Scholar Commentary

Here at The Center for Growth and Opportunity, we have a unique way of confronting challenges. Relentless optimism. Bold commitment. Fearless innovation. We want to leave the world a better place than when we got here. Whether it’s our award-winning students, or our world-class researchers, we look to work together to find creative solutions to today’s most pressing issues. We’re committed to turning ideas into action.

Op-ed: The Many Benefits Immigrants Bring to the US

Recent debates over America’s immigration policy are exposing a deep rift in conservative politics. In the Utah Senate debate earlier this year, Mitt Romney referred to U.S. policies that separated immigrant parents from their children at the border as a “dark chapter”

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Op-ed: New Incentives Can Help Protect Endangered Species

On September 12, a group of Democrats announced that they plan to prevent Republican reforms to the Endangered Species Act (ESA) through Democratic electoral victories in 2019. Republicans view these reforms as necessary for the ESA to be more effective, pointing out

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Op-ed: Cafe Standards vs. Economics

The announcement of plans to ease the nation’s fuel economy standards (known as Corporate Average Fuel Economy standards, or CAFE) triggered numerous defenses of the regulation. CAFE, which began as a program to reduce oil consumption, is now almost always justified

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Op-ed: Daylight Saving Time Costs More Than It’s Worth

Proposition 7 which is to be voted on next month would repeal California’s Daylight Saving Time Act, thus ending the annual ritual of “springing forward” and “falling back” for nearly 40 million people. If passed Prop. 7 would set the state’s clocks permanently to

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Koopman discusses pemissionless innovation on podcast

Christopher Koopman from the Center for Growth and Opportunity at Utah State University joins State Senator Howard Stephenson and Utah County Republican Party Vice Chair Josh Daniels to talk about the center and his research work on “permissionless innovation.” See

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Op-ed: The problem with metering solar energy customers

Net metering allows solar panel users to transfer surplus power to the public-utility grid and receive compensation for it. CGO Research Manager, Josh T. Smith, writes about the problems with certain net metering policies and how this cost shift can hurt lower-income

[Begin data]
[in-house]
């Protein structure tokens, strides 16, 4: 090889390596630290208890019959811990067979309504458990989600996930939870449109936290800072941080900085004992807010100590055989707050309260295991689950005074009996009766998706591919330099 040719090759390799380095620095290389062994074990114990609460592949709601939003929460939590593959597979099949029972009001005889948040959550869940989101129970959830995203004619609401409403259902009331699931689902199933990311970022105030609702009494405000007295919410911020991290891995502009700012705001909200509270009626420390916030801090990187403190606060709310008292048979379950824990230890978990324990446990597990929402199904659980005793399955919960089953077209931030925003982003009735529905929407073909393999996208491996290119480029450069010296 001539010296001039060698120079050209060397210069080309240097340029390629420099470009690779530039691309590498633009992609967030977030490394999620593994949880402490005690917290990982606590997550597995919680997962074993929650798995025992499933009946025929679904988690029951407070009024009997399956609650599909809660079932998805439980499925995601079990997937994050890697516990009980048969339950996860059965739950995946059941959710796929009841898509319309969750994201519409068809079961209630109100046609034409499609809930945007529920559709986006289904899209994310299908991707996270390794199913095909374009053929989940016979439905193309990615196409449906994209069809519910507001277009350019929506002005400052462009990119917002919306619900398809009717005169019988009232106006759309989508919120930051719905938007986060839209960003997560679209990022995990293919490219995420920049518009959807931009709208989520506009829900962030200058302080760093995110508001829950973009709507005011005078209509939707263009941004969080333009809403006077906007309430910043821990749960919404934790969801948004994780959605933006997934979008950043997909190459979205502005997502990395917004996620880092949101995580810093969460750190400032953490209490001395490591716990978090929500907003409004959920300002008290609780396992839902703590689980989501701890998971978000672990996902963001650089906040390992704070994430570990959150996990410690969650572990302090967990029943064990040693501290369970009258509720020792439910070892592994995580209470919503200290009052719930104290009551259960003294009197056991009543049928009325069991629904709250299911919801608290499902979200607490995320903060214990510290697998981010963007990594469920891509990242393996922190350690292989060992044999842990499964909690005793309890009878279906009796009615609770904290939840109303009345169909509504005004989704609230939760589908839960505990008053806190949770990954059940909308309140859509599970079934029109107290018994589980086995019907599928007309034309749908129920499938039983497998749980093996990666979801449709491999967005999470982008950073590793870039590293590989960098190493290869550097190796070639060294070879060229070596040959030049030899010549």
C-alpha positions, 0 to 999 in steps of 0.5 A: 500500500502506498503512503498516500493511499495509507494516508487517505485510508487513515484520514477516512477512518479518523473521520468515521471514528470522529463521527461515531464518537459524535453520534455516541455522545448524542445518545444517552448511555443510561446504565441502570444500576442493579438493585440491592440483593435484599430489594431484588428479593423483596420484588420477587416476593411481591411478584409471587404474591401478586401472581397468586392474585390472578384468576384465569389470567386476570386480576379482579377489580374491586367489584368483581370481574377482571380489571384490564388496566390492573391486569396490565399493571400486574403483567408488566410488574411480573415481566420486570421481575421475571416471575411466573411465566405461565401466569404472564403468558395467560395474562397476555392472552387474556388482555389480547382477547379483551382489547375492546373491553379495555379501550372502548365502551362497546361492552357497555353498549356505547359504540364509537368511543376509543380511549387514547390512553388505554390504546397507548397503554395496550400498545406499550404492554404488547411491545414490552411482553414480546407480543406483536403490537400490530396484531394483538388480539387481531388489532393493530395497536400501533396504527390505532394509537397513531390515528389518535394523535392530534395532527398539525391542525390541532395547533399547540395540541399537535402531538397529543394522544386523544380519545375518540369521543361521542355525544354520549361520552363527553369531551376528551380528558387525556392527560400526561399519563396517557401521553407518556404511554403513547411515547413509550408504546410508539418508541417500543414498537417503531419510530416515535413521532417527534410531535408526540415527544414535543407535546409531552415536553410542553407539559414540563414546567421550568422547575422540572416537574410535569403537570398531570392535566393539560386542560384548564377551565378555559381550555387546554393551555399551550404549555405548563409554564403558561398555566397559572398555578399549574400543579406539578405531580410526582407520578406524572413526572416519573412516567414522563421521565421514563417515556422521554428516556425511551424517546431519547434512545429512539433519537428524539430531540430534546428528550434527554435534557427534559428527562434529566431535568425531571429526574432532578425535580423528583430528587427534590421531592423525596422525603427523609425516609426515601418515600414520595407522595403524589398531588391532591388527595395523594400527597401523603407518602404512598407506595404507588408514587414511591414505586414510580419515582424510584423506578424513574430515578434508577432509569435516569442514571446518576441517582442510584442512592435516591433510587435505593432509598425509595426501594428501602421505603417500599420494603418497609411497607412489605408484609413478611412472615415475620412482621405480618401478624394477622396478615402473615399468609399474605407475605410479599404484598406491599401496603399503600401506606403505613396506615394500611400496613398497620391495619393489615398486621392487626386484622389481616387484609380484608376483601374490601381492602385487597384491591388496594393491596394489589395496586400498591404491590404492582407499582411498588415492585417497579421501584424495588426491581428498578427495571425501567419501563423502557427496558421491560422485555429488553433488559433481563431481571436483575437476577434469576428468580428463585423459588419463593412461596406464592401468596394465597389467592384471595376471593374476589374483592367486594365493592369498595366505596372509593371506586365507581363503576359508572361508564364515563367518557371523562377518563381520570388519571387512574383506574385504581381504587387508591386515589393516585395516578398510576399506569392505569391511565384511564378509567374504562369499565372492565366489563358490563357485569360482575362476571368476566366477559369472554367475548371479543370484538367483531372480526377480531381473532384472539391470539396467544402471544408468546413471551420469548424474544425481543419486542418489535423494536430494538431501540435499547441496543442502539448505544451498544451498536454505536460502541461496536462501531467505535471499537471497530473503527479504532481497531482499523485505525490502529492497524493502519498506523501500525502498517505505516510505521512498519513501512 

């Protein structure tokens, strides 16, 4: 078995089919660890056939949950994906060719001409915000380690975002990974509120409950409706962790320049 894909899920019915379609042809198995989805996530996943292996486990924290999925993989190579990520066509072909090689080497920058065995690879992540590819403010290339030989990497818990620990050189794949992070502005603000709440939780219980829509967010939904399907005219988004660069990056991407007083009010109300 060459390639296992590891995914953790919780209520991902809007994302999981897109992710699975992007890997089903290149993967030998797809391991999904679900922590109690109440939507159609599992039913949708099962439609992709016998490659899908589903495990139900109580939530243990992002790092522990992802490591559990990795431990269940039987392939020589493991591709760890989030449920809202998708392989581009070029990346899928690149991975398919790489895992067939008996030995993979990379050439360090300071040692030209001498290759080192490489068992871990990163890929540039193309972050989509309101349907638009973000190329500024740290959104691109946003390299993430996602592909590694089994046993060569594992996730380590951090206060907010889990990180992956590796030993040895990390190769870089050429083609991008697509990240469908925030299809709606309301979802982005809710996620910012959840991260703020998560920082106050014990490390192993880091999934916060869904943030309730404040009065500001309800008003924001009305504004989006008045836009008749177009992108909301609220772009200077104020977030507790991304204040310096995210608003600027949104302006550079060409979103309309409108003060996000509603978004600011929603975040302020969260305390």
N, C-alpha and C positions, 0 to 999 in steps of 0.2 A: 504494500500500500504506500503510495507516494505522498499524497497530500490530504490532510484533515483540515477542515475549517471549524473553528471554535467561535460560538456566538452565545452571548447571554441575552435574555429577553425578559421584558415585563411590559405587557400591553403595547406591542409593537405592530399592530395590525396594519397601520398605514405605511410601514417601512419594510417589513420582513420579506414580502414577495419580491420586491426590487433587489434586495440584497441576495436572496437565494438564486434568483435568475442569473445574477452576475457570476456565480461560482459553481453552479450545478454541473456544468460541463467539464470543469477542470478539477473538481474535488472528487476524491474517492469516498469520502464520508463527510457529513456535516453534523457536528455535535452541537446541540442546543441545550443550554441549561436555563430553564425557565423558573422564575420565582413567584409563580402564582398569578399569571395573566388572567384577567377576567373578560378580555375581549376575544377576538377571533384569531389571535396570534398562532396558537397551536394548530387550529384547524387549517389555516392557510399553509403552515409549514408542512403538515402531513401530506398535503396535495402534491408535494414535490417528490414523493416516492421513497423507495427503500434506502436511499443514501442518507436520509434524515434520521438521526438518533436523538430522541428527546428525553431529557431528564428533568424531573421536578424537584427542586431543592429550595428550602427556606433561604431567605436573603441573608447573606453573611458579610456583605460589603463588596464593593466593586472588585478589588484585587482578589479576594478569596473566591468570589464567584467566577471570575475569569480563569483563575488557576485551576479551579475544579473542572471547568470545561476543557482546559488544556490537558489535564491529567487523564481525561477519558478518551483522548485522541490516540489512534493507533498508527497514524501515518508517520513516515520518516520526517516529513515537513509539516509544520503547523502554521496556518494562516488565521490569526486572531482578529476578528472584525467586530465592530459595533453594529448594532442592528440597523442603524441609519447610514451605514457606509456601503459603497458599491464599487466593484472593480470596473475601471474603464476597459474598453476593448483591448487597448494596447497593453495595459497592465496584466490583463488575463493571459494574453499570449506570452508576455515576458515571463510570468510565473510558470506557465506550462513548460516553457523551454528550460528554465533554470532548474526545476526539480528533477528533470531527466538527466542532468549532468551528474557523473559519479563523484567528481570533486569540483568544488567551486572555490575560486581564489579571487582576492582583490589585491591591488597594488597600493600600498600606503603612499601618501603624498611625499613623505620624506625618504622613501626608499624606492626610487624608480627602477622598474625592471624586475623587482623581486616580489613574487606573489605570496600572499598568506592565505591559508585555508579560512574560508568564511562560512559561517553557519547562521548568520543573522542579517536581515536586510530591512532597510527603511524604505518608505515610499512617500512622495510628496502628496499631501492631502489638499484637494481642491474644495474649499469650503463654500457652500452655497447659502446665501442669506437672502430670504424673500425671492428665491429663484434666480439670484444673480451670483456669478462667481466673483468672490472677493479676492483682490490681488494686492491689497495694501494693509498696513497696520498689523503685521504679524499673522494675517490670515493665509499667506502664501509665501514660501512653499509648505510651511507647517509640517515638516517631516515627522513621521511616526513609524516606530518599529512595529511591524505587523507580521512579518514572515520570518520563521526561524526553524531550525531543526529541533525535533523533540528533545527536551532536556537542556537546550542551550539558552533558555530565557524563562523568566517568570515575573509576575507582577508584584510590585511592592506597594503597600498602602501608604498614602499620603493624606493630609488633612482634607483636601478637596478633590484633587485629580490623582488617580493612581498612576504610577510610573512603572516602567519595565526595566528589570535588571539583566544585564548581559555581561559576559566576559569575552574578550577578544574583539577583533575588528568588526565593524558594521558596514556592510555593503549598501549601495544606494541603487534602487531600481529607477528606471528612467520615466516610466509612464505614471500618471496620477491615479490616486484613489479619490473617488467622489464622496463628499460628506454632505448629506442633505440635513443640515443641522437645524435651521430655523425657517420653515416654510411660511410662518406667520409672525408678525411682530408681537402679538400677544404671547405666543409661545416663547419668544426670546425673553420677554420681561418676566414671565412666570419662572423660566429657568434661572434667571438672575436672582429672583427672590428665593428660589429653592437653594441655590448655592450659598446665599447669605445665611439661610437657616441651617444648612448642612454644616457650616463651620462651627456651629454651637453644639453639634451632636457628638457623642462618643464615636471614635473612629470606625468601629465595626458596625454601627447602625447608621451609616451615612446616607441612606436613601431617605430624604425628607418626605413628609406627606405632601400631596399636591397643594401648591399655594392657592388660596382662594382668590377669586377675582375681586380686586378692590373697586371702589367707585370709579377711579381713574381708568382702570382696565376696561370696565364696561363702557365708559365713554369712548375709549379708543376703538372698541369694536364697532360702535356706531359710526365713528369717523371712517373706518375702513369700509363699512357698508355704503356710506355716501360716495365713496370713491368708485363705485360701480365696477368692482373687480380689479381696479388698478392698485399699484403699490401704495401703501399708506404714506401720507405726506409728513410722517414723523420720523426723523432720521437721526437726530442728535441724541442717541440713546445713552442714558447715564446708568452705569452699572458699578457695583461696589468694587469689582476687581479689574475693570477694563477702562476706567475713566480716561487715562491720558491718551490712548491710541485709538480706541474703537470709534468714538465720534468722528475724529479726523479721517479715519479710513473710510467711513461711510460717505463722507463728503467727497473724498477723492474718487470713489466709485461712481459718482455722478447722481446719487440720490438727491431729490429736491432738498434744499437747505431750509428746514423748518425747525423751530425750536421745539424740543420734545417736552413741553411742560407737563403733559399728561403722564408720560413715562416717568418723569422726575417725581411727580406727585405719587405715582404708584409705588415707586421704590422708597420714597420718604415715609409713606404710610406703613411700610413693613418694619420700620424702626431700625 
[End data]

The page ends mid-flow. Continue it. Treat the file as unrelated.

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Op-ed: A Texas price-gouging law is backfiring

AP Photo/David J. Phillip Professor Michael Giberson, of Texas Tech University and CGO Undergraduate Research Fellow Halea Walker explain the negative effects of Texas’s emergency price gouging law and the perverse

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Op-ed: ESA and Cooperative Conservation in the West

The Congressional Western Caucus introduced 9 bills in July that shift endangered species conservation to a different, more bottom-up approach. These bills increase information sharing between individuals, tribes, local governments, and private organizations. They also

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Op-ed: Hydro Projects Get Lost in Red Tape

CGO’s Research Director, Megan Hansen, discusses the effects certain regulations can have on both the environment and the economy. Due to red tape, only 3 percent of existing dams with small-scale hydropower potential produce power in the United States. Although some

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Hansen Participates in Public Lands Discussion

On June 29, 2018 CGO Research Director Megan E. Hansen joins other panelists from The Heritage Foundation and Southern Utah University at a Public Lands Discussion featuring Senator Mike Lee hosted by The Sutherland Institute.

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Op-ed: It’s a new day for daily fantasy sports betting

AP Photo/John Locher In May 2018, the U.S. Supreme Court struck down the federal prohibition on sports gambling. With many states making changes to accommodate the Supreme Court’s decision, one thing is clear: Legal sports gambling is here to stay. CGO Director of

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Op-ed: The High Cost of Solar Mandates

AP Photo/Rich Pedroncelli In May 2018, the California Energy Commission took another step toward requiring all new homes under three stories to have solar panels installed beginning in 2020. Currently, only between 15 and 20 percent of new single-family homes in

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